Ivy Tech Bloomington’s Associate of Science in Radiation Therapy is the only accredited radiation therapy associate degree program in Indiana. The classroom is equipped with a state-of-the-art Virtual Environmental Radiotherapy Training (VERT) system, and Ivy Tech is one of 14 programs in the United States that trains students in this interactive 3-D virtual treatment room.

“According to the Bureau of Labor Statistics, the employment of radiation therapists will increase by more than 24 percent over the next ten years,” said Karlee Wyatt, Ivy Tech’s radiation therapy program director. “With the development of over ten proton therapy centers in the United States in the next five to ten years, the need for radiation therapists to treat cancer patients at these centers will increase. Our degree program has recognized this evolution of industry, and now Ivy Tech Bloomington offers specific training to our radiation therapy students in traditional photon therapy with additional effort put into focusing on proton therapy as well.”

The program has received national recognition for its accomplishments, including designing and implementing the nation’s first Proton Therapy Specialist Certificate, and was a nominee for the Bellwether Award for innovative programs among community colleges across the nation.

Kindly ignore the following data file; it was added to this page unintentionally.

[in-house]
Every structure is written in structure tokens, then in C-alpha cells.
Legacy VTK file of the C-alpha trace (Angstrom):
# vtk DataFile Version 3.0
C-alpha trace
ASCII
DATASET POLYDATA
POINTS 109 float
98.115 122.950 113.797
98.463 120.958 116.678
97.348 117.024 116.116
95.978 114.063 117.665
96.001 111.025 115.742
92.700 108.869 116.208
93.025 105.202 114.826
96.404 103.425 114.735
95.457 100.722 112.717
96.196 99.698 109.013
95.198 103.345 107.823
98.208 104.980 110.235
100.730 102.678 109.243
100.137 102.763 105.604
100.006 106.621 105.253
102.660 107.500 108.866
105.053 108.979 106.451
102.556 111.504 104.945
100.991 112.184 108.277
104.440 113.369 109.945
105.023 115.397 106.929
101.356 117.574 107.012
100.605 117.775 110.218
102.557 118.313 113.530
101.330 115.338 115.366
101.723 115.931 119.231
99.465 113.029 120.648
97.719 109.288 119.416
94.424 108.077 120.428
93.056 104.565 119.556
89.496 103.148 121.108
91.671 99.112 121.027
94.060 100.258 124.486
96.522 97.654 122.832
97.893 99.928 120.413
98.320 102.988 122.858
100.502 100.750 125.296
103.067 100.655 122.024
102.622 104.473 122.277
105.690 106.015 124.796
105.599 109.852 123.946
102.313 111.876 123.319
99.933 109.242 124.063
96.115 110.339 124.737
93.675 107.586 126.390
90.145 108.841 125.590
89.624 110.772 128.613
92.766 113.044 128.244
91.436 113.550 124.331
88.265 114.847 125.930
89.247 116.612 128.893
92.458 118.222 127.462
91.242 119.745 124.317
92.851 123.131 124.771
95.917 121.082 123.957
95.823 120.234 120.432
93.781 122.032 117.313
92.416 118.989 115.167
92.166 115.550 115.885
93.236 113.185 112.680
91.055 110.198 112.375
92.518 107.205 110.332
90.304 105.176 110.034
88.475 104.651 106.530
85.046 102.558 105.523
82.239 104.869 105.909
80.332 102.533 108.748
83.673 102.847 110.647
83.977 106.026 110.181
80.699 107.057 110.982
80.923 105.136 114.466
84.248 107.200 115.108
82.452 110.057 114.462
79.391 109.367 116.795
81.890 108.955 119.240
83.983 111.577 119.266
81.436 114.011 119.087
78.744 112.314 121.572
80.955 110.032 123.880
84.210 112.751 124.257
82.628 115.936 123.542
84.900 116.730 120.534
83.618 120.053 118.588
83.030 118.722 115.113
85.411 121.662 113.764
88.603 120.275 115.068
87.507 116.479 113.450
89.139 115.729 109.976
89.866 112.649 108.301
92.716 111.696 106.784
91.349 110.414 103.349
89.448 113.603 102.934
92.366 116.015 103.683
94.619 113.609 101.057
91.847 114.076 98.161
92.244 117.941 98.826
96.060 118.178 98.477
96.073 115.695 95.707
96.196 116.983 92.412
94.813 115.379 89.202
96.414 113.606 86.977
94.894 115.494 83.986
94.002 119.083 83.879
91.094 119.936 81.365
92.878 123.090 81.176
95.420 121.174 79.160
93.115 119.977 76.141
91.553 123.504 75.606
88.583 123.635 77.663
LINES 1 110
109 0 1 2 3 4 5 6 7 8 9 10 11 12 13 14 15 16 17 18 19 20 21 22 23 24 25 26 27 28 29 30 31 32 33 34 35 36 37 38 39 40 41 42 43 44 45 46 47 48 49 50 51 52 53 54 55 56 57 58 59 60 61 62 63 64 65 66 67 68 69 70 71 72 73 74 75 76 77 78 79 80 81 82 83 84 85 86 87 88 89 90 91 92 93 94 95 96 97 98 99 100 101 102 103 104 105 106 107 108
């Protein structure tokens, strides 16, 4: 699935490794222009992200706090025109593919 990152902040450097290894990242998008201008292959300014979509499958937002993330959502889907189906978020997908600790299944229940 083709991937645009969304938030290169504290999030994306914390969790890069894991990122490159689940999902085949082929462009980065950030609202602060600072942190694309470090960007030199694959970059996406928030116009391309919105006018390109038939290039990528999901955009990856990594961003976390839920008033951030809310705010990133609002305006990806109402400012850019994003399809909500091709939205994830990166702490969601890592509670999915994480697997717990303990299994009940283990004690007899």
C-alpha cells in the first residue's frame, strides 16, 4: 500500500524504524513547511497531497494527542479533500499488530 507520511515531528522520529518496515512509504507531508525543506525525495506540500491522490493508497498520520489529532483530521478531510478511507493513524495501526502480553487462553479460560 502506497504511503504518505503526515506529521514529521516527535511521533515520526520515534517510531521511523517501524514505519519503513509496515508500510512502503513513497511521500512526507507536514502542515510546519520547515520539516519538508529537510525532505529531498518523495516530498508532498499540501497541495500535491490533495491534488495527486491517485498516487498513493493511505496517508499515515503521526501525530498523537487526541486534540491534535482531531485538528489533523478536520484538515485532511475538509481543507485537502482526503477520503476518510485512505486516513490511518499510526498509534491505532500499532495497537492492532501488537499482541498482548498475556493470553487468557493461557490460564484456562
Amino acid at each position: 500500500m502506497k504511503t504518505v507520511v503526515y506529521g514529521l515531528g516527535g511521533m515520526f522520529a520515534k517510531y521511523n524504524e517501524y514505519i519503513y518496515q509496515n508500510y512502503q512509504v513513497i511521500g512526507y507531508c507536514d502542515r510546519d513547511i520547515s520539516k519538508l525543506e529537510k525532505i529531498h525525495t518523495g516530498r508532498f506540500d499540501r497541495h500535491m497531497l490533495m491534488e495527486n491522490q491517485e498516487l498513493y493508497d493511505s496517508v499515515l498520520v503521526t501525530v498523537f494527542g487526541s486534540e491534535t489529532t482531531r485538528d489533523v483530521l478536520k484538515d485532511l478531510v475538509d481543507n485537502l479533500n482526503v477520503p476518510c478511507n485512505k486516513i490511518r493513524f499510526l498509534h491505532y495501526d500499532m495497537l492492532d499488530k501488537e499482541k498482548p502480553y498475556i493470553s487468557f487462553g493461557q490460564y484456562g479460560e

Ivy Tech’s radiation therapy degree program has a five year average job placement rate of 96 percent. “In just the last two years, all 15 of our graduates have taken jobs in radiation therapy,” Wyatt said.

The degree program has an on-time completion rate of 87 percent, and graduates work in various hospitals or radiation oncology centers throughout Indiana. Graduates of the program have also been given opportunities to pursue careers in a number of locations throughout the United States.

Ivy Tech Bloomington’s Radiation Therapy associate degree program is fully accredited by the Joint Review Committee on Education in Radiologic Technology (JRCERT) and received the maximum accreditation award of eight years.

The Awards for Excellence program is sponsored by the Indiana Department of Education.

For information about how to apply to Ivy Tech, visit www.ivytech.edu/applynow.

Ivy Tech really cookin’

Students love pavilion’s modern look, spaces


From left, Stacy Strand, Bryce McClellan and April Williams talk about the poundcake cupcakes they made in the culinary school in Cook Pavilion at Ivy Tech. Jeremy Hogan | Herald-Times

The Herald-Times
Posted: Tuesday, January 12, 2016 12:31 am
By Kat Carlton 812-331-4351 | kcarlton@heraldt.com

The aroma of warm chocolate chip cookies and pound cake swirled in the air of the new culinary space at Ivy Tech’s Cook Pavilion in Bloomington Monday, as students of baking science in white coats swarmed around chef instructor Stacy Strand.